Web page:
Commercial property: If you tax it, will they come?
9/17/2015 | Real Estate Blog
A new report commissioned by the Philadelphia Growth Coalition estimates that the city will add 18,000 new jobs over the next 10 years — if the city does nothing about commercial real estate taxes. If the city acts, though, the number of new jobs would more than quadruple to about 79,000. The Growth Coalition is hoping the report will add a greater sense of urgency to the business community’s efforts to change the way real estate taxes are levied in Pennsylvania.
In many U.S. cities, commercial and residential property are taxed at different rates. The revenue from each may even be used for different things: For example, commercial property taxes could pay for road and sidewalk construction, while residential property taxes funded the public school system. Further, residential real estate taxes may decline while commercial property taxes increase. The two tax schemed can operate completely independent of one another.
Not in Pennsylvania.
The Pennsylvania Constitution’s uniformity clause requires residential and commercially property to be taxed at the same rate, currently set at 1.4 percent. The Growth Coalition and other tax reform proponents contend that the low rate results in Philly relying too heavily on wage and business taxes for revenue.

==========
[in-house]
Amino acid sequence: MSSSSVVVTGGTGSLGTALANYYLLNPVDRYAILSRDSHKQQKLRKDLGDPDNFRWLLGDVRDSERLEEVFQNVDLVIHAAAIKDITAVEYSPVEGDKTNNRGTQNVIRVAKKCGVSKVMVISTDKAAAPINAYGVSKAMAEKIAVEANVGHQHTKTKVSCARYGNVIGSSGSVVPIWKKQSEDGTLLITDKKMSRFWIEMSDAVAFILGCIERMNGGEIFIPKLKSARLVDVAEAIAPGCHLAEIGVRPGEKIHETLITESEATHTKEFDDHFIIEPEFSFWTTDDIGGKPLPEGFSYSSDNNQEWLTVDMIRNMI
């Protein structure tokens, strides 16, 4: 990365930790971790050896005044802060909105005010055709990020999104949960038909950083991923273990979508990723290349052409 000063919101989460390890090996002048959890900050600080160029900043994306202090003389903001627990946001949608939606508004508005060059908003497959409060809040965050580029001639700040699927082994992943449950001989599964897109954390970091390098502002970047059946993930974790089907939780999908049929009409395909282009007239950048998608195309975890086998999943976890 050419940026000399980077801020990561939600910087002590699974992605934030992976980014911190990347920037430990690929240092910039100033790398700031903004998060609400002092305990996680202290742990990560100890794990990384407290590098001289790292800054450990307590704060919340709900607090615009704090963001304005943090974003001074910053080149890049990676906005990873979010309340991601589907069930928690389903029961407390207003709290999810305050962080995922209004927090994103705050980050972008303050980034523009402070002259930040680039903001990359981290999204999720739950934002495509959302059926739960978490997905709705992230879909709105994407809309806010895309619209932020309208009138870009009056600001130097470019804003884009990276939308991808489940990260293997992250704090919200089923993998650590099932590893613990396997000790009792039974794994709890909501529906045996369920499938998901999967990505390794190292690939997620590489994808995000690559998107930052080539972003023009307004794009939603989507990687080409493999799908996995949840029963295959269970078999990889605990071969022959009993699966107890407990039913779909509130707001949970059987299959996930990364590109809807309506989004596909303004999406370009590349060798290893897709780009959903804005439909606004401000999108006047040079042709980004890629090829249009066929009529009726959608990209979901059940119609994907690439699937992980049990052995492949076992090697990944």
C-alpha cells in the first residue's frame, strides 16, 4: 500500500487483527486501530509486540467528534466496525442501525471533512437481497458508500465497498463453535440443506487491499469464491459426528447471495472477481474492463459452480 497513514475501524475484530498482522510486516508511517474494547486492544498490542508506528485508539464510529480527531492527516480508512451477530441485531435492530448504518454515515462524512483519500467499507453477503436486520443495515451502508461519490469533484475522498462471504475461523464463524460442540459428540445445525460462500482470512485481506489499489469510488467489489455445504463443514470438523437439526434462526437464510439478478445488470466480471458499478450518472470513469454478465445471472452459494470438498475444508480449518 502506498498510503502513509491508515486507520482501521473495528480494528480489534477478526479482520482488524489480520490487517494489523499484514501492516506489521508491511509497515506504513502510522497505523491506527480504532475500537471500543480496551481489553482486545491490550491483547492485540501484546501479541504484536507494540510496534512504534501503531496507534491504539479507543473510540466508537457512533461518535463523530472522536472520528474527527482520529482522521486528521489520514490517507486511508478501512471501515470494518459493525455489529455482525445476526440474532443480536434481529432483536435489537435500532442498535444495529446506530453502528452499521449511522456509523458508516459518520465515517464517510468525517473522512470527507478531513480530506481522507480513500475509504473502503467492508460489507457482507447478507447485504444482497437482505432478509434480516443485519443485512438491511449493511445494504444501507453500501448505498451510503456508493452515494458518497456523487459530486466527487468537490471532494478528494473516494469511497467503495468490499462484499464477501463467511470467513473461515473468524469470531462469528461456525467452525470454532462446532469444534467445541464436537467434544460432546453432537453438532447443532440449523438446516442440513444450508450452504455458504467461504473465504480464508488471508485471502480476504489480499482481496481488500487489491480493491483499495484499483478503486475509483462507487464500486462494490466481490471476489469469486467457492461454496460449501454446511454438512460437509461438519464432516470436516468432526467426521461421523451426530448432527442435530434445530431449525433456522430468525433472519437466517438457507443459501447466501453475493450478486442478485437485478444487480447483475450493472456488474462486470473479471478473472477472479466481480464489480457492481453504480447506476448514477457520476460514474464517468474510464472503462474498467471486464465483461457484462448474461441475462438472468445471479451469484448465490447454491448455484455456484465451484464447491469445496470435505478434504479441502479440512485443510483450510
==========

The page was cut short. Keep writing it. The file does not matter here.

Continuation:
The City Council approved a proposal that would amend the uniformity clause and lower both wage and business tax rates. Those decreases would make the city even more attractive to new and expanding businesses, proponents said. In fact, those decreases would improve the overall tax climate enough that they could mitigate the tax hit taken by property owners — the group that will be shelling out more for real estate taxes.
Council President Darrell Clarke was the lone holdout on the proposal. His complaint was not with the constitutional amendment but with the reduction in wage and business tax rates. If the property tax hike does not have the desired effect, the loss of revenue from the other two taxes could be a disaster for the city.
News articles on the proposal did not address how commercial tenants would respond to the change. Landlords are unlikely to absorb the increases on their own. And, while base rents may not fluctuate much, certainly common area maintenance fees will reflect at least part of a tax increase. Will new businesses be put off by the higher CAMs?
Source: Philly.com, “Report: Philly could gain jobs with tax restructuring,” Harold Brubaker, Sept. 8, 2015